Skip to main page content
Access keys NCBI Homepage MyNCBI Homepage Main Content Main Navigation
, 28, 53

Relationship Between Thyroid Stimulating Hormone and Night Shift Work


Relationship Between Thyroid Stimulating Hormone and Night Shift Work

So-Hyun Moon et al. Ann Occup Environ Med.


Background: Night shift work has well-known adverse effects on health. However, few studies have investigated the relationship between thyroid diseases and night shift work. This study aimed to examine night shift workers and their changes in thyroid stimulating hormones (TSH) levels over time.

Methods: Medical check-up data (2011-2015) were obtained from 967 female workers at a university hospital in Incheon, Korea. Data regarding TSH levels were extracted from the records, and 2015 was used as a reference point to determine night shift work status. The relationships between TSH levels and night shift work in each year were analyzed using the general linear model (GLM). The generalized estimating equation (GEE) was used to evaluate the repeated measurements over the 5-year period.

Results: The GEE analysis revealed that from 2011 to 2015, night shift workers had TSH levels that were 0.303 mIU/L higher than the levels of non-night shift workers (95 % CI: 0.087-0.519 mIU/L, p = 0.006) after adjusting for age and department. When we used TSH levels of 4.5 ≥ mIU/L to identify subclinical hypothyroidism, night shift workers exhibited a 1.399 fold higher risk of subclinical hypothyroidism (95 % CI: 1.050-1.863, p = 0.022), compared to their non-night shift counterparts.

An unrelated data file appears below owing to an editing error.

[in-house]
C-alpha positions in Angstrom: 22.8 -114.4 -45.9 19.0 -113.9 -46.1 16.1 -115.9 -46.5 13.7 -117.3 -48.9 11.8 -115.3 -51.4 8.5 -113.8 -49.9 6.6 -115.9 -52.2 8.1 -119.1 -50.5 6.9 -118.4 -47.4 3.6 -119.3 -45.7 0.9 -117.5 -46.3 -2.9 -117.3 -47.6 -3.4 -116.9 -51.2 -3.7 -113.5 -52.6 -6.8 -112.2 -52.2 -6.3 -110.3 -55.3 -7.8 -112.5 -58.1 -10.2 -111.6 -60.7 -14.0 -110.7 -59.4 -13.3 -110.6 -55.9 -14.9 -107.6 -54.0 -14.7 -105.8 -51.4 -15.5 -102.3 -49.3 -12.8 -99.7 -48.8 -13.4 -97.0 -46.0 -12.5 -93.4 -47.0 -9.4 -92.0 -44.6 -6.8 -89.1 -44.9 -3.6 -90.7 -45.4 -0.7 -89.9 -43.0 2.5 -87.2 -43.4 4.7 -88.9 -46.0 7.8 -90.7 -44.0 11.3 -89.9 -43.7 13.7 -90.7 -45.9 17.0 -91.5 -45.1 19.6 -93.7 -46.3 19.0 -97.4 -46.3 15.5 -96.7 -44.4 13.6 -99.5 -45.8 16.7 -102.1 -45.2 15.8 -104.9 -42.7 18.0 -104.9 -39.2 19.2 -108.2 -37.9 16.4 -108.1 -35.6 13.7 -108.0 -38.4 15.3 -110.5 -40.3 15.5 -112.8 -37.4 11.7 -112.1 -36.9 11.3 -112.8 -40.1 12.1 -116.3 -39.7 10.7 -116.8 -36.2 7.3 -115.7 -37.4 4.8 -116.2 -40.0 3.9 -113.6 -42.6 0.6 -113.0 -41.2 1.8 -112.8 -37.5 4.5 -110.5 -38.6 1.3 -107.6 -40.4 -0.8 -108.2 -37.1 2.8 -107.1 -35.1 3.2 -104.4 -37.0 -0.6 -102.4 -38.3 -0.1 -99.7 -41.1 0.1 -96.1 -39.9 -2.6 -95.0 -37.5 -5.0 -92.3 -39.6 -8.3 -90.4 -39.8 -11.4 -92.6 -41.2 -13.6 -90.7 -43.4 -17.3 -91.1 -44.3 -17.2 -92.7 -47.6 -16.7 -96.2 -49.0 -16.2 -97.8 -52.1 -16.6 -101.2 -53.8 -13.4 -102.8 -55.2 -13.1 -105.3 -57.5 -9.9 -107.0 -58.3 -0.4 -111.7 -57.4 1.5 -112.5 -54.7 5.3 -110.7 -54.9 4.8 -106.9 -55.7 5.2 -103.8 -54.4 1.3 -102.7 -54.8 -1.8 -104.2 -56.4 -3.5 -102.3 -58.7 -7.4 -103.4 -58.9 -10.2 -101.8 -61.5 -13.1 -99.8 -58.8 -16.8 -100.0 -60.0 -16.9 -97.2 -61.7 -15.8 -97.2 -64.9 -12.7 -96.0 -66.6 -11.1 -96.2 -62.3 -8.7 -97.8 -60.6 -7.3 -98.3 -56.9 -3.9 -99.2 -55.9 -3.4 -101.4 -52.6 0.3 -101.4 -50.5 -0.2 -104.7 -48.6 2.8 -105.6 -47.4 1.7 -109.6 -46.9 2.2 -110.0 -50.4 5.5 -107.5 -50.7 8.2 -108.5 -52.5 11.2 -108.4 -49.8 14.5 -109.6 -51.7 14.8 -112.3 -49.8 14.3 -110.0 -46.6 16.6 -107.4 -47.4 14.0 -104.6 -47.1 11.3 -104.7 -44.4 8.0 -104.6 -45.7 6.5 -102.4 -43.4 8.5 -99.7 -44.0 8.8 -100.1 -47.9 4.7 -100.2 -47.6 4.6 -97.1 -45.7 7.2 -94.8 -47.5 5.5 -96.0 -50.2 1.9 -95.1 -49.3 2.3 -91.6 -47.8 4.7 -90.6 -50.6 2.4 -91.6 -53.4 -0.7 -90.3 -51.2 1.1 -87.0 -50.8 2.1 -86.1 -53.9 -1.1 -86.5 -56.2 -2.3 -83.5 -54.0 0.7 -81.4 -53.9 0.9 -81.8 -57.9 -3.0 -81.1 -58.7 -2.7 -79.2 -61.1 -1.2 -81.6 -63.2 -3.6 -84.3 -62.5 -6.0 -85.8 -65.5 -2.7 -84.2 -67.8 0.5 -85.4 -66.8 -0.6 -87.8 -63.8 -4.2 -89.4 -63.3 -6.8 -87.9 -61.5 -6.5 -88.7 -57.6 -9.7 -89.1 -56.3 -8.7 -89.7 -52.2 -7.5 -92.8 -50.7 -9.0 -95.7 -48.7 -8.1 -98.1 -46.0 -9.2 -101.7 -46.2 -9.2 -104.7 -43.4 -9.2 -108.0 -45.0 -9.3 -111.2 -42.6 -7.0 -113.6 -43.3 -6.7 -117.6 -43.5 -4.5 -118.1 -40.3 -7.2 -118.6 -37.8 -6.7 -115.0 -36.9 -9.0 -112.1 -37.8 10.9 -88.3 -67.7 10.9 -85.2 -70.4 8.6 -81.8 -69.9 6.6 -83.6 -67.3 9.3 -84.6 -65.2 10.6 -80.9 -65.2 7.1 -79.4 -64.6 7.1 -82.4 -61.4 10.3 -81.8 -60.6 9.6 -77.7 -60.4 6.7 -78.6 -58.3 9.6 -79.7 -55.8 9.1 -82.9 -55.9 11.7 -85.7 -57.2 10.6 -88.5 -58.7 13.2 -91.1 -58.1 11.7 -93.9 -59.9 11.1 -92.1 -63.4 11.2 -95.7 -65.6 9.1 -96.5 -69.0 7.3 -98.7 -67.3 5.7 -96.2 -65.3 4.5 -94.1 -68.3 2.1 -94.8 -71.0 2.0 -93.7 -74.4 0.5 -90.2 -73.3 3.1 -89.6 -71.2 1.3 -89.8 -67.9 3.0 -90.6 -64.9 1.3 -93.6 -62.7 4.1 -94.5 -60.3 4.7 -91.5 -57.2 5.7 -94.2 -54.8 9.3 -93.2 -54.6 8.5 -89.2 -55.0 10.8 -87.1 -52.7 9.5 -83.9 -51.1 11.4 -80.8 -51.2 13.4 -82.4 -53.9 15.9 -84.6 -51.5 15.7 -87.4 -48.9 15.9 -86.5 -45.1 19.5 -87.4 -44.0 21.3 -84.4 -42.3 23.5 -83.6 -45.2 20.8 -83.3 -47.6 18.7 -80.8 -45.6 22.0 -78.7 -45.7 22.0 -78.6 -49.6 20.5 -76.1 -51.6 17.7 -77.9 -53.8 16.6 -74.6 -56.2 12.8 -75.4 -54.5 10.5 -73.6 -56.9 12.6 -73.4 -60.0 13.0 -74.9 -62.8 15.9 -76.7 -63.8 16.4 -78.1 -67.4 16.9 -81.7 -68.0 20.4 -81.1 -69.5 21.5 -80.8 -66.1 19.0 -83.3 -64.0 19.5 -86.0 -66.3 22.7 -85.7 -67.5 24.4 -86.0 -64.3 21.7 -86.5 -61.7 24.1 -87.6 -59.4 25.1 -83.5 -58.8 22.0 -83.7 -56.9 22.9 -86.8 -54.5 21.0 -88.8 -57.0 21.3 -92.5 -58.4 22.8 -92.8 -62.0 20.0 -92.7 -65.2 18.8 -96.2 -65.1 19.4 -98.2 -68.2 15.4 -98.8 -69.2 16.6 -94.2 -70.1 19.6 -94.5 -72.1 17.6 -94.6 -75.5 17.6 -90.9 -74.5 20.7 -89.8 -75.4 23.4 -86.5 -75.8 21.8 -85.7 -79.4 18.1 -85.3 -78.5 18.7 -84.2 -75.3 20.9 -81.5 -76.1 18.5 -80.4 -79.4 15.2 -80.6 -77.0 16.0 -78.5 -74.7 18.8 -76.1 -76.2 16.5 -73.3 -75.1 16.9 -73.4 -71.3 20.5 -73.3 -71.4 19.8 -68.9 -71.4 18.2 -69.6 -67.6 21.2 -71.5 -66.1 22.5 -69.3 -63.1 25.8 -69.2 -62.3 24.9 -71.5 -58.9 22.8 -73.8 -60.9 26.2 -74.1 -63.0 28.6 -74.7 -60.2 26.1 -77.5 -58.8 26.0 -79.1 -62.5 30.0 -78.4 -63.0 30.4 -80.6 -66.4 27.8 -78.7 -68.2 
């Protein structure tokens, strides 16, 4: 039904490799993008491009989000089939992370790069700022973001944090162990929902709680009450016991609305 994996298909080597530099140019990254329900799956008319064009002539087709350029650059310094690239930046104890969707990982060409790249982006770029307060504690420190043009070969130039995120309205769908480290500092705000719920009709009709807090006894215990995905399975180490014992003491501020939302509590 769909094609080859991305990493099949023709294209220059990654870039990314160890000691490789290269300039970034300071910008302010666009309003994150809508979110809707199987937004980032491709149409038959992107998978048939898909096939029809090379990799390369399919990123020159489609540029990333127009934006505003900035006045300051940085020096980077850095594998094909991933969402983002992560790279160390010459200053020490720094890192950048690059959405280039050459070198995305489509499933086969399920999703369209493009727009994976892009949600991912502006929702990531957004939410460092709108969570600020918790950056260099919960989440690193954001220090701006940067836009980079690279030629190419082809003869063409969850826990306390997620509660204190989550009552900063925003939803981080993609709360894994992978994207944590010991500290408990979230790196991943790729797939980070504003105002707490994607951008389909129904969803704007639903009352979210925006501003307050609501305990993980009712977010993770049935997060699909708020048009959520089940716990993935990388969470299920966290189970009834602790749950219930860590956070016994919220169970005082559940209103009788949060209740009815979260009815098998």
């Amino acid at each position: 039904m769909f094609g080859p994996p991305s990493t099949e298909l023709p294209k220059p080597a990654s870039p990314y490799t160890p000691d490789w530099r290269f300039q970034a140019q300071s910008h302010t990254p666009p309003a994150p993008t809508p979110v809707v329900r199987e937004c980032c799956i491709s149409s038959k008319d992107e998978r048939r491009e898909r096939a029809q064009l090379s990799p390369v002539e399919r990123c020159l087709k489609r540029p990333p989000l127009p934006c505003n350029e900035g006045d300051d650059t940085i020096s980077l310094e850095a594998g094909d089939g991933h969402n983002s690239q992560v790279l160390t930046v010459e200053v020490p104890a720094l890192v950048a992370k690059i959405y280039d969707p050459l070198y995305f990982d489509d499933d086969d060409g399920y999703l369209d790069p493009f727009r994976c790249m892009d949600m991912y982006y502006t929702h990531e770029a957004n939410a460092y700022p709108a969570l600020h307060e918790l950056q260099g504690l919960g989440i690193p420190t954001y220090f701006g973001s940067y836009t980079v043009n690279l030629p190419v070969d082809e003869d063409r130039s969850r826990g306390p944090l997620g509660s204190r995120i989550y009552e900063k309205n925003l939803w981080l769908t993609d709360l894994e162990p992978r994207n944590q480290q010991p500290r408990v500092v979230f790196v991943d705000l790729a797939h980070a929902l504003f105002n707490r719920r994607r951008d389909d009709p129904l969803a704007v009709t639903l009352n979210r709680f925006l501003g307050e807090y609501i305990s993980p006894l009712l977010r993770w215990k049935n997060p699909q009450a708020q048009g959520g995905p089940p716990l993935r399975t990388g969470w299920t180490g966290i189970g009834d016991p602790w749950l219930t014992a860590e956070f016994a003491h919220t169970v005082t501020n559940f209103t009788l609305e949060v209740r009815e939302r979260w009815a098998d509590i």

Conclusions: This result of this study suggests that night shift workers may have an increased risk of thyroid diseases, compared to non-night shift workers.

Keywords: Night shift; Subclinical hypothyroidism; Thyroid stimulating hormone.

Similar articles

See all similar articles

Cited by 2 articles


    1. Kim HJ. In: Report of management for working time and shift work in Korea. Moon SH, editor. Korea: Ministry of Employment and Labor; 2011. pp. 19–34.
    1. Kawachi I, Colditz GA, Stampfer MJ, Willett WC, Manson JE, Speizer FE, et al. Prospective study of shift work and risk of coronary heart disease in women. Circulation. 1995;92:3178–82. doi: 10.1161/01.CIR.92.11.3178. - DOI - PubMed
    1. Akerstedt T, Nordin M, Alfredsson L, Westerholm P, Kecklund G. Sleep and sleepiness: impact of entering or leaving shift work - a prospective study. Chronobiol Int. 2010;27:987–96. doi: 10.3109/07420528.2010.489423. - DOI - PubMed
    1. Knutsson A. Health disorders of shift workers. Occup Med (Lond) 2003;53:103–8. doi: 10.1093/occmed/kqg048. - DOI - PubMed
    1. Hansen J, Stevens RG. Night shift work and breast cancer risk: overall evidence. Occup Environ Med. 2011;68:236. doi: 10.1136/oem.2010.061630. - DOI - PubMed

LinkOut - more resources